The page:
How Does Wi-Fi Use Affect Computer Battery Life?

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The Wi-Fi network protocol requires power (electricity) to operate the radios used to send and receive data. How exactly does your usage of Wi-Fi affect a computer's power consumption, specifically the life of battery-operated devices?

How Wi-Fi Use Affects Computer Battery Life

The power required by a Wi-Fi radio is measured in decibel milliwatts (dBm). Wi-Fi radios with higher dBM ratings tend to have greater reach (signal range) but will generally utilize more power than those with lower dBM ratings.

Wi-Fi consumes power whenever the radio is on. With older Wi-Fi network adapters, the amount of power used is generally independent of the volume of network traffic sent or received, as these systems keep the Wi-Fi radio powered at all times even during times of network activity.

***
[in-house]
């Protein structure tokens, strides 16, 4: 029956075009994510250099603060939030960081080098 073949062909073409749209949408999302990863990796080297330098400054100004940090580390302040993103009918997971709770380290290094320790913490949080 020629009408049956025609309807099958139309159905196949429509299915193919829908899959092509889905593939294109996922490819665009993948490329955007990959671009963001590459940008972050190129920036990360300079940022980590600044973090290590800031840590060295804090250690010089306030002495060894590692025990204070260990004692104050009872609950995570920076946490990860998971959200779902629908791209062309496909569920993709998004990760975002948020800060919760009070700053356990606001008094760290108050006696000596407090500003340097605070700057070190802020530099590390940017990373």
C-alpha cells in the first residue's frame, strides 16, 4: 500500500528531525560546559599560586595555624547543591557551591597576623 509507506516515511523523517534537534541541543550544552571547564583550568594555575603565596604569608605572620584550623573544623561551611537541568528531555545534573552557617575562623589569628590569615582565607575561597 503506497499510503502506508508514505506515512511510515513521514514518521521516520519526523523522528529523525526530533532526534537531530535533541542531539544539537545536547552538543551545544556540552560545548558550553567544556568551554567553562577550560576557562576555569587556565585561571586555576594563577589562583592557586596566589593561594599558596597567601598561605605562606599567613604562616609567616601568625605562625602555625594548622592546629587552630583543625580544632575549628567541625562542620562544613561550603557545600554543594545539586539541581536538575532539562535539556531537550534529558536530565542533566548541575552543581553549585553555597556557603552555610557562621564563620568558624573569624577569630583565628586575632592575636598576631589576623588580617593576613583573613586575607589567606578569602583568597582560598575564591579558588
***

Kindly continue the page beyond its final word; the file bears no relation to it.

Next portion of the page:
Wi-Fi systems that implement the WMM Power Save power saving technology may according to the Wi-Fi Alliance save between 15% and 40% over other Wi-Fi systems.

A relatively new technology, using solar energy to power Wi-Fi routers is also an area of active research and product development.

Overall, the battery life (the length of uninterrupted operating time possible with one full battery charge) of Wi-Fi devices varies depending on several factors including:

  • the type of battery installed
  • the dBm rating of the Wi-Fi radio (network adapter)
  • how often the Wi-Fi radio is turned off versus on
  • Wi-Fi power savings modes available on the device
  • the power needs of the display (screen), processor and other elements of the hardware separate from Wi-Fi

To determine the exact power consumption of your Wi-Fi device, you should empirically measure it under real-world usage models. You should notice a significant difference in battery life depending on whether you use Wi-Fi.

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